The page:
51. mwilsonk - February 19, 2010 at 04:19 pm

Part of the faculty's problem with the task force's report at Iowa has to do with a faulty process. After the initial rankings, departments were allowed to supply additional information that might cause the task force to reconsider their original assessments. After numerous departments (including departments that were not among the targeted fourteen) worked to refute some of the negative rankings, the committee refused to consider any additional information. Much of the commentary here assumes that the original report is fundamentally correct in its evaluations of Iowa's programs. However, many Iowa faculty members find the assessments faulty on a number of levels. It isn't just "whining" that pet programs are on the chopping block.

52. lindelltyann - February 19, 2010 at 05:17 pm

usc158 - In what state was your "data" collected on the rigor of education dissertations? May we please see your peer-reviewed paper on this?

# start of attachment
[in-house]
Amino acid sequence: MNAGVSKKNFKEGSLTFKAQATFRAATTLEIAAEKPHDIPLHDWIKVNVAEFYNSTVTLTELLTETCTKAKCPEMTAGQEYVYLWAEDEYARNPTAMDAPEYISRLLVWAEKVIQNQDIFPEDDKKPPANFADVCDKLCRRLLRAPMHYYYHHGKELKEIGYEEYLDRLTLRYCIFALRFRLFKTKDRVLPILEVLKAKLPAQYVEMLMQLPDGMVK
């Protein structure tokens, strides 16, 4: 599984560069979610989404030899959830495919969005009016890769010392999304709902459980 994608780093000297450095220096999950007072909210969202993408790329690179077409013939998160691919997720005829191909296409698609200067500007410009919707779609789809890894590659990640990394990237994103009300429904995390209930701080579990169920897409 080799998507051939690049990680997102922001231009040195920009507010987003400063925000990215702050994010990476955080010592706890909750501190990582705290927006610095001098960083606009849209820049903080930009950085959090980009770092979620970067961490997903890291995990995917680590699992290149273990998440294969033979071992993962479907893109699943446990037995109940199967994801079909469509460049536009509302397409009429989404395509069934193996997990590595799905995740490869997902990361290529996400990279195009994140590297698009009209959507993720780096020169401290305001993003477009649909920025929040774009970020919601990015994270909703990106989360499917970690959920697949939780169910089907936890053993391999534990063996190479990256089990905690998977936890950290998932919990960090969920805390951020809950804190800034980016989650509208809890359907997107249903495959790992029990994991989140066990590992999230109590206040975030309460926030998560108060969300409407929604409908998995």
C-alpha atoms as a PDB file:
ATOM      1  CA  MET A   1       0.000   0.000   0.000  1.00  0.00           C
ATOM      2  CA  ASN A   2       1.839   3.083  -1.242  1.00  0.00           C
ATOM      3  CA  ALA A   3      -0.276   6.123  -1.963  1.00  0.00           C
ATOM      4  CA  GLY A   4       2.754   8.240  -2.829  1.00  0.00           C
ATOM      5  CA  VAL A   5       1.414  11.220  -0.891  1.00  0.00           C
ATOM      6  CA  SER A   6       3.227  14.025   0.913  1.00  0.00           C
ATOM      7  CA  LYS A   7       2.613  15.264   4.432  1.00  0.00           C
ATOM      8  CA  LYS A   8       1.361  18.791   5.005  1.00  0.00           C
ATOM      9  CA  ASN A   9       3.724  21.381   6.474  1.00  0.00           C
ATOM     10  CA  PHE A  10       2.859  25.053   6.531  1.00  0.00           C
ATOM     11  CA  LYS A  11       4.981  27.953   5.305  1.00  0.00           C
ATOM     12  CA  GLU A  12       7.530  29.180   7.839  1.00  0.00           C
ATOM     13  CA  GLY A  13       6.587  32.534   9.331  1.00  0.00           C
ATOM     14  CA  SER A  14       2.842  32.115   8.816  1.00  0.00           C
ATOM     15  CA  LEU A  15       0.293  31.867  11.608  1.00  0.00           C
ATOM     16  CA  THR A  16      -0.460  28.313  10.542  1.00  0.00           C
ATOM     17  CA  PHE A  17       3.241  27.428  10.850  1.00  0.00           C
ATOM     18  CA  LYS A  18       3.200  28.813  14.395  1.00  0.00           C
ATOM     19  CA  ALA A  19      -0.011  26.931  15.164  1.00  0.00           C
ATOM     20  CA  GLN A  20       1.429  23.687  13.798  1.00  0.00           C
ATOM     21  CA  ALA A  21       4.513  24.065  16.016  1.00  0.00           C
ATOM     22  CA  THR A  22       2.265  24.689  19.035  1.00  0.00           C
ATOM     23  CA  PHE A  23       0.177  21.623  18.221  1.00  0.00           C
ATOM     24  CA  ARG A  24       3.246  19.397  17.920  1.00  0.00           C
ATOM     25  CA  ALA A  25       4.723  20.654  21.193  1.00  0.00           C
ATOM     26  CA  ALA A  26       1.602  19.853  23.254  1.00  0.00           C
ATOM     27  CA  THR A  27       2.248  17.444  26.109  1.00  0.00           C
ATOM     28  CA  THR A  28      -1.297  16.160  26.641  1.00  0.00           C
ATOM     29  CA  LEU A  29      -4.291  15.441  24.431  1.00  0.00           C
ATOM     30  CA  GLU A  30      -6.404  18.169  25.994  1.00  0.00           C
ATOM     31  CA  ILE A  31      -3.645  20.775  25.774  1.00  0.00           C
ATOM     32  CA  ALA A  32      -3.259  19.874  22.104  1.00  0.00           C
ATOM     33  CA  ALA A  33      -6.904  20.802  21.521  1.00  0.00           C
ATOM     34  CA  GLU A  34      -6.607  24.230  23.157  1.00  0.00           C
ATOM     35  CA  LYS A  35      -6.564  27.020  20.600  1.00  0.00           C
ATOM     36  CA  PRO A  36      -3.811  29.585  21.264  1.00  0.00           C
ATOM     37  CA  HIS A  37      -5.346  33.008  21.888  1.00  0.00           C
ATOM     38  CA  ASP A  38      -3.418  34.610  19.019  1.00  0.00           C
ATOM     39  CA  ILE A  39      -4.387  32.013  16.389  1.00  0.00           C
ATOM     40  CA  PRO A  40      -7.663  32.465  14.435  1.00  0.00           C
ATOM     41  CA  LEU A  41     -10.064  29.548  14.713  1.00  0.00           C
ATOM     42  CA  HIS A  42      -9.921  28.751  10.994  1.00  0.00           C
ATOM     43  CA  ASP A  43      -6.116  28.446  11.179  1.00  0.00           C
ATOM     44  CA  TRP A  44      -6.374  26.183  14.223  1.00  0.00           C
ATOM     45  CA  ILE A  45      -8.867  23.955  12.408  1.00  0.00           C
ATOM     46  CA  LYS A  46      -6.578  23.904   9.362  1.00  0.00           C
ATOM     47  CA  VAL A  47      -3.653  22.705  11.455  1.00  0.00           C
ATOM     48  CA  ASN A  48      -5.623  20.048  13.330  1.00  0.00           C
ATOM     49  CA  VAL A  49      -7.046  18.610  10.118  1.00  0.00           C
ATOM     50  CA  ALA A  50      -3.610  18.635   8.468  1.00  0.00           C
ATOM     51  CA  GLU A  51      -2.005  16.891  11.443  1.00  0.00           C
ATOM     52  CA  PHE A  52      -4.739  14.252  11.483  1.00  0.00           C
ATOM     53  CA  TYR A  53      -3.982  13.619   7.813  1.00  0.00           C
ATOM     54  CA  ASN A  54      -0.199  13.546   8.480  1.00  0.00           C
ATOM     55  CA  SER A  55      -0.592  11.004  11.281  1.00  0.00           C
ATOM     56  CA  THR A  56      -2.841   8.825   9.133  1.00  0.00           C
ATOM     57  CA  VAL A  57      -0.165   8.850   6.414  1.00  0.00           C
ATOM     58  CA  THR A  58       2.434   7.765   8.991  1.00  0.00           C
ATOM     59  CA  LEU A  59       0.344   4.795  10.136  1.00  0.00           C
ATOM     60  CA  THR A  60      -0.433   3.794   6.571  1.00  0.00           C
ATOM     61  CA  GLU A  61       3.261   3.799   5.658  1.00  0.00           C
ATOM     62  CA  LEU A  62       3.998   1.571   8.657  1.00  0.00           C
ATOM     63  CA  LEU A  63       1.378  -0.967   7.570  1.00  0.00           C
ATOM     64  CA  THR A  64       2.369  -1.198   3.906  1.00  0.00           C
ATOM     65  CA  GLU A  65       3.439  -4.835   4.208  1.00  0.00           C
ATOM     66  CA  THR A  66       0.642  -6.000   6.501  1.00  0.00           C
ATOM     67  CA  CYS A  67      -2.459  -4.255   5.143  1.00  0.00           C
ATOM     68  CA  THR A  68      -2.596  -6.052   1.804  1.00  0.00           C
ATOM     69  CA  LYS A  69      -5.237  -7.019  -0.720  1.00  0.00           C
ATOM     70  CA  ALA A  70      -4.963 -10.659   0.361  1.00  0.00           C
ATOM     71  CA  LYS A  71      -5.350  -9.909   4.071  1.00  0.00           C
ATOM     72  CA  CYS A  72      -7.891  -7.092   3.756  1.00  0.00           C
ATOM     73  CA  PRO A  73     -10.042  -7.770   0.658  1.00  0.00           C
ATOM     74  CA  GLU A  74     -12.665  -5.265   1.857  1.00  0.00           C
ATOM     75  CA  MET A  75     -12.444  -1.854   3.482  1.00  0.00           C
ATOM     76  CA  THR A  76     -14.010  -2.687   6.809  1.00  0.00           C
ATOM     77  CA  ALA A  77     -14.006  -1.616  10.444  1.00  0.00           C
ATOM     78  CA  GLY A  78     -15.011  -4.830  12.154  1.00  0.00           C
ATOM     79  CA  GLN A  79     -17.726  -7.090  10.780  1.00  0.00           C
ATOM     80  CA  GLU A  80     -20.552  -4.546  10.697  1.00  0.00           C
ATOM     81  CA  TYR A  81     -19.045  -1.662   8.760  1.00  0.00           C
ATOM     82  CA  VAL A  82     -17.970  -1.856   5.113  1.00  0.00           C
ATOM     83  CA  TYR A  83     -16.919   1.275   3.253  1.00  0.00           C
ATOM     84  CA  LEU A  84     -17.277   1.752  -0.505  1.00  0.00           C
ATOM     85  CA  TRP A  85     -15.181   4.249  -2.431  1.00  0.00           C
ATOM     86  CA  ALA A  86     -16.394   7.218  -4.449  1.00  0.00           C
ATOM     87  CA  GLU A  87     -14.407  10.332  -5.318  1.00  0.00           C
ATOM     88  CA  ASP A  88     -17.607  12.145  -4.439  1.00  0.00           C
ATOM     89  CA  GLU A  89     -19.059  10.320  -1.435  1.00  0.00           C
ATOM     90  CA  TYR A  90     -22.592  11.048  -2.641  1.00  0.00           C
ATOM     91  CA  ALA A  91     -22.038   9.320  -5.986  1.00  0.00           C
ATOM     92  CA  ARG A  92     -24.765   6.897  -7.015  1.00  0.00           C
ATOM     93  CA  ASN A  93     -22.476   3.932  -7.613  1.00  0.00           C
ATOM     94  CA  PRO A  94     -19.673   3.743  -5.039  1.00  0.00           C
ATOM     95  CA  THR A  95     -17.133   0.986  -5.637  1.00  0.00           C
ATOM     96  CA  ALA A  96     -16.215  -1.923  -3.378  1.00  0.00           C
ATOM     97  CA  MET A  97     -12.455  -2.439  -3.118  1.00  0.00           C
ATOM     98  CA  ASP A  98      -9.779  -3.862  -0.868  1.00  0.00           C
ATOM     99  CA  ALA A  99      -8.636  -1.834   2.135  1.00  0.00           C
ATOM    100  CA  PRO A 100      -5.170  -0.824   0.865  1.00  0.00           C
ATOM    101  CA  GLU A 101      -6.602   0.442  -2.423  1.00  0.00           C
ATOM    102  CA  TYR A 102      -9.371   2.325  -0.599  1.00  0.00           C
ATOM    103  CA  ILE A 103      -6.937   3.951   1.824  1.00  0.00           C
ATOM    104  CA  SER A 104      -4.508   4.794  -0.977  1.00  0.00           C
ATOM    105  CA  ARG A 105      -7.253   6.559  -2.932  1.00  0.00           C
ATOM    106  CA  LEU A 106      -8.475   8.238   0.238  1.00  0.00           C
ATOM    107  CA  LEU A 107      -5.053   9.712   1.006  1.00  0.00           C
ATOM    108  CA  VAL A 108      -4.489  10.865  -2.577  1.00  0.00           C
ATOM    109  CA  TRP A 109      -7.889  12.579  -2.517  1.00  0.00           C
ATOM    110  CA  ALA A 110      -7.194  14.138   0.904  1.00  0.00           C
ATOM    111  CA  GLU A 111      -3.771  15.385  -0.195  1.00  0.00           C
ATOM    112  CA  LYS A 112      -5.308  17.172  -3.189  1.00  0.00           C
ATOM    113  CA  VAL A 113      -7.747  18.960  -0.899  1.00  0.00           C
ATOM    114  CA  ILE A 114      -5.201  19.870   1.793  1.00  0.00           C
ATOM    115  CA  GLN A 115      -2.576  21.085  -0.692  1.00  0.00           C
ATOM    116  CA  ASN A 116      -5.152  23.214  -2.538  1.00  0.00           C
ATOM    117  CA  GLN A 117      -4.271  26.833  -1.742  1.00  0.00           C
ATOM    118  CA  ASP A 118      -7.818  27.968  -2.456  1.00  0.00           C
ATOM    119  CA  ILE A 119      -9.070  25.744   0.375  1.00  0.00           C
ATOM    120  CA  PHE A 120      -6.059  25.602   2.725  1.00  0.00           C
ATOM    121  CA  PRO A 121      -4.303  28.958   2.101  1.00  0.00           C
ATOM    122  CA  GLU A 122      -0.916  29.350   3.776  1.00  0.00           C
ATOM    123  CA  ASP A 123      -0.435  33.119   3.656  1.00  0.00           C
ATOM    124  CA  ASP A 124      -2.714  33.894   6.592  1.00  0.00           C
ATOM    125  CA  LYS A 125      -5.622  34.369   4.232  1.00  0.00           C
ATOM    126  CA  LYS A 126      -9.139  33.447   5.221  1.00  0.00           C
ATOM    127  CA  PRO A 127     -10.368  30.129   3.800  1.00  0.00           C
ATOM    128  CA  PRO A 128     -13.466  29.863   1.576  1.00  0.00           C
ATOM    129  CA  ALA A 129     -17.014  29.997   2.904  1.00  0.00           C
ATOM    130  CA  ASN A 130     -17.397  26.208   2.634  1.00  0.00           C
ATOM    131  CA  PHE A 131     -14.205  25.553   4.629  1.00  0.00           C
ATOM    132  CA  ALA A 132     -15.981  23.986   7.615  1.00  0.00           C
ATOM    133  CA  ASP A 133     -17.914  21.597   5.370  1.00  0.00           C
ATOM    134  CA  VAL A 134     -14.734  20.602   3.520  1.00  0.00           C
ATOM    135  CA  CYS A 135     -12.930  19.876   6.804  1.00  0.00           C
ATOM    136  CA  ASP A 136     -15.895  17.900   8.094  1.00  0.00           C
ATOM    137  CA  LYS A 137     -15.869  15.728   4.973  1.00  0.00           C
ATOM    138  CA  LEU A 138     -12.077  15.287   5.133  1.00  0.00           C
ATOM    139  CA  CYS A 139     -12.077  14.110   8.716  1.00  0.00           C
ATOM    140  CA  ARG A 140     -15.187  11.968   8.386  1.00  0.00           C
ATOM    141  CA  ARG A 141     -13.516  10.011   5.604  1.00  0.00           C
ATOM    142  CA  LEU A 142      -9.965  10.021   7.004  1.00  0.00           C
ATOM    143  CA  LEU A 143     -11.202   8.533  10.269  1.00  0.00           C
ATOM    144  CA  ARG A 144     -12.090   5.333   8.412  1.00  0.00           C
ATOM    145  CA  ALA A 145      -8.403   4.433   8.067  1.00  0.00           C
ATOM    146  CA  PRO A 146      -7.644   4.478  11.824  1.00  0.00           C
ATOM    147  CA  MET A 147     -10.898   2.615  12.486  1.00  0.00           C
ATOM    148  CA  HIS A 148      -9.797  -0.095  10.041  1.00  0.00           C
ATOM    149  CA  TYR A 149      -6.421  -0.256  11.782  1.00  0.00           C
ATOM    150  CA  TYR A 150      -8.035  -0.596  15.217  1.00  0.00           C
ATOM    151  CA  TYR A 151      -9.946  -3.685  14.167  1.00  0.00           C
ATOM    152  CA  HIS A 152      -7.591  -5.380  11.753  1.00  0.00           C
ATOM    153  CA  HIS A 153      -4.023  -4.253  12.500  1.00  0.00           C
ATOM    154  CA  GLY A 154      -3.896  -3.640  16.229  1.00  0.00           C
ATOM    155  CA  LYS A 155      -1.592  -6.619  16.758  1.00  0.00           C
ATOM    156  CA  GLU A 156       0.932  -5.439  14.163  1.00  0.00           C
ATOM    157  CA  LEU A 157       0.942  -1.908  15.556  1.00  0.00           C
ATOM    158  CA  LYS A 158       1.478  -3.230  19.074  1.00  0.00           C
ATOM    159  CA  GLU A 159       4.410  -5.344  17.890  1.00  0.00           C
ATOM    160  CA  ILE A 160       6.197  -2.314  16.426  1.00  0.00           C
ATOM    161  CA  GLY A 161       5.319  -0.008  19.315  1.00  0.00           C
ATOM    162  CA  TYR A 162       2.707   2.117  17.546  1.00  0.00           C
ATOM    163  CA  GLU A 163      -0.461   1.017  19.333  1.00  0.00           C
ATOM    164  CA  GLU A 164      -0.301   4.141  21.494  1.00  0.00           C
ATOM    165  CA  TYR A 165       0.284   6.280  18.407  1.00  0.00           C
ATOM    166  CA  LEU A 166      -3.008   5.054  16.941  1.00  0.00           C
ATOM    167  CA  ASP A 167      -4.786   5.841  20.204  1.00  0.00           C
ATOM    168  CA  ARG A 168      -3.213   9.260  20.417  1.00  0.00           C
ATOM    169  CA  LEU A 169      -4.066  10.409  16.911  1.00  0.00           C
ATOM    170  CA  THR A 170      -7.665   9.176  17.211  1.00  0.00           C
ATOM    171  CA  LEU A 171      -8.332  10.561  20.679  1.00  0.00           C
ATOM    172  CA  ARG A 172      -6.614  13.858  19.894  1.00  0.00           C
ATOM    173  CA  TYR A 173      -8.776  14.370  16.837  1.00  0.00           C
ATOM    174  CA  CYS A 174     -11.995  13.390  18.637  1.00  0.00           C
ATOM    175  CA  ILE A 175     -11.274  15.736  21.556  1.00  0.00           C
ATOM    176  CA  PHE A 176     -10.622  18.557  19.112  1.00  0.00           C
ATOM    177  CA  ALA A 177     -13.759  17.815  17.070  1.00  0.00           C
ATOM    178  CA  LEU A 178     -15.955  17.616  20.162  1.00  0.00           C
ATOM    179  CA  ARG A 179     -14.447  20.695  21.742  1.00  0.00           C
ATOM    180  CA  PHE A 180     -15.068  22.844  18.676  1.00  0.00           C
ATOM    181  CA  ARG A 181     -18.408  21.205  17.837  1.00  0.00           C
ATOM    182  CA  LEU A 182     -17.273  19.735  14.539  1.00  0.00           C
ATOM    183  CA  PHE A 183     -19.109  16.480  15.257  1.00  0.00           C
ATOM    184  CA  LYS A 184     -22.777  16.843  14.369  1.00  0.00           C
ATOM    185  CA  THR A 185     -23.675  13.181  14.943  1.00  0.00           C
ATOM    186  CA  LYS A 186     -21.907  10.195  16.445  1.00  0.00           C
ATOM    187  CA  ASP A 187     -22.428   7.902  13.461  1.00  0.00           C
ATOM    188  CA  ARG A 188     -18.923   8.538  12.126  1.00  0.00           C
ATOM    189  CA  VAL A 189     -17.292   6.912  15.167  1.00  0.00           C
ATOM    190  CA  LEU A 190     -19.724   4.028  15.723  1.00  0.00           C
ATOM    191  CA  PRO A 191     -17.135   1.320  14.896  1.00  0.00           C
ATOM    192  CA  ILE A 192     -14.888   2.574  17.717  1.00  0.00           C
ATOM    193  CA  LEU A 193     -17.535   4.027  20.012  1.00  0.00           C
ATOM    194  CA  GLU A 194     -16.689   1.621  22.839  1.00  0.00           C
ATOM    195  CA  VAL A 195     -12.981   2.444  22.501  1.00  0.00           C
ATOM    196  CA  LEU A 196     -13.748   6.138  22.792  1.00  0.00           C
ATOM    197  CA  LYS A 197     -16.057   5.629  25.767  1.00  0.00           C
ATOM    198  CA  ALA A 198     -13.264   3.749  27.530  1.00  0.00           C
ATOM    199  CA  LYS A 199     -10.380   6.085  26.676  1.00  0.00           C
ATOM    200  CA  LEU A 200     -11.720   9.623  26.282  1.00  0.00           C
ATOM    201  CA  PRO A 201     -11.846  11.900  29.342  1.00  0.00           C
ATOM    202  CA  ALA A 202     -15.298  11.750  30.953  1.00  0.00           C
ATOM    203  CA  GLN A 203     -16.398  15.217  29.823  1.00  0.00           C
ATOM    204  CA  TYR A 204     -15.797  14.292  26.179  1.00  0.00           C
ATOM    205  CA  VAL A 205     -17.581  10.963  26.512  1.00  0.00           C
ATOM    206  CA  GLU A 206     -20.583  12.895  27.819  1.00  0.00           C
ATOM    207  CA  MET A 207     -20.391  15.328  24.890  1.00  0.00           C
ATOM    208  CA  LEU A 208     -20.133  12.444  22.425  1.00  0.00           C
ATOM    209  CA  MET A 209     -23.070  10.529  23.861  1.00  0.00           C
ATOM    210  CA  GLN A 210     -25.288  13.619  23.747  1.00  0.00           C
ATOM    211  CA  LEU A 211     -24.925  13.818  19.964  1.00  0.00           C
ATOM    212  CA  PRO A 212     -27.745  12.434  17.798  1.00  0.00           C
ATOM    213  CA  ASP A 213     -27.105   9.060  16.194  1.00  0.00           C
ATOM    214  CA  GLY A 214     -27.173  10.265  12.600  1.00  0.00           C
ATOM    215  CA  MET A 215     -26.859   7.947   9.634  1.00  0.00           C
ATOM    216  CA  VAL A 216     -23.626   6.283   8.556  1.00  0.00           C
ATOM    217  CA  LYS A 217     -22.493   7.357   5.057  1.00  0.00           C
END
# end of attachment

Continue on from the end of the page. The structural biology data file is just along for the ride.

I am from Iowa, returned here 20+ years ago, and am still here. What brought me back was the quality of education and the quality of life. I am not decrying the proposed cuts in the education master's and doctorates at the U of I because we have two other state universities with strong education programs: the University of Northern Iowa, a highly-regarded leader in PK-12 education and educational leadership, and Iowa State, highly regarded in student affairs and student development.

We are in a new era folks. We as academics need to demonstrate educated, rational thinking as we approach decisions. It never fails to amaze me when educated Ph.D.'s throw all reasoning out. The faulty reasoning on many of these posts would never be accepted in most first-year courses!

We are in a shift from state-supported universities to state-located universities. The trimming has been done. Now it is time to amputate and that is painful and political.

BTW, I'll tell my Asian Iowa friends they don't live here and even if they did we should not be teaching about their cultures.

53. lindelltyann - February 19, 2010 at 05:32 pm

12. cwinto

The average time to a humanities Ph.D. is now 9 years - see Louis Menand's The Marketplace of Ideas. Mendand takes complex issues and examines them with DATA.

54. drmink - February 20, 2010 at 03:30 pm

I would think there is a demand for school administrators with advance degrees. However, I wonder what the demand is for bartenders and cabdrivers with doctorates in linquistics and American studies.

Add Your Comment

Commenting is closed.

  • 1255 Twenty-Third St., N.W.
  • Washington, D.C. 20037
subscribe today

Get the insight you need for success in academe.